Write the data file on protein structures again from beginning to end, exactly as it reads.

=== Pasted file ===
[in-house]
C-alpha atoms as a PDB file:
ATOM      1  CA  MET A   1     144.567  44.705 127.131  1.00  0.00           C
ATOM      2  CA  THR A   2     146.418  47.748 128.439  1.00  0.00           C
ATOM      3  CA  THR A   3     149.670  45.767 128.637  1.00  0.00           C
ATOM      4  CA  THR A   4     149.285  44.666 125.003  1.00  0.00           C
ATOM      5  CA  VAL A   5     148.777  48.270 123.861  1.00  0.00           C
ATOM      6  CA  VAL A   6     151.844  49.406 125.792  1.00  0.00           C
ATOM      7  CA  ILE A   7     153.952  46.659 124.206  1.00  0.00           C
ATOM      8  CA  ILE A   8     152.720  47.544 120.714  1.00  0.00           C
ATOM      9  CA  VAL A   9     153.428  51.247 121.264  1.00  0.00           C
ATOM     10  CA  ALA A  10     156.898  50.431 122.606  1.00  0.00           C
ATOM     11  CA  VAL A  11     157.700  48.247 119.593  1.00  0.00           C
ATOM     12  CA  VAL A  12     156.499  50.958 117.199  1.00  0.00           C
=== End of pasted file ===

[in-house]
C-alpha atoms as a PDB file:
ATOM      1  CA  MET A   1     144.567  44.705 127.131  1.00  0.00           C
ATOM      2  CA  THR A   2     146.418  47.748 128.439  1.00  0.00           C
ATOM      3  CA  THR A   3     149.670  45.767 128.637  1.00  0.00           C
ATOM      4  CA  THR A   4     149.285  44.666 125.003  1.00  0.00           C
ATOM      5  CA  VAL A   5     148.777  48.270 123.861  1.00  0.00           C
ATOM      6  CA  VAL A   6     151.844  49.406 125.792  1.00  0.00           C
ATOM      7  CA  ILE A   7     153.952  46.659 124.206  1.00  0.00           C
ATOM      8  CA  ILE A   8     152.720  47.544 120.714  1.00  0.00           C
ATOM      9  CA  VAL A   9     153.428  51.247 121.264  1.00  0.00           C
ATOM     10  CA  ALA A  10     156.898  50.431 122.606  1.00  0.00           C
ATOM     11  CA  VAL A  11     157.700  48.247 119.593  1.00  0.00           C
ATOM     12  CA  VAL A  12     156.499  50.958 117.199  1.00  0.00           C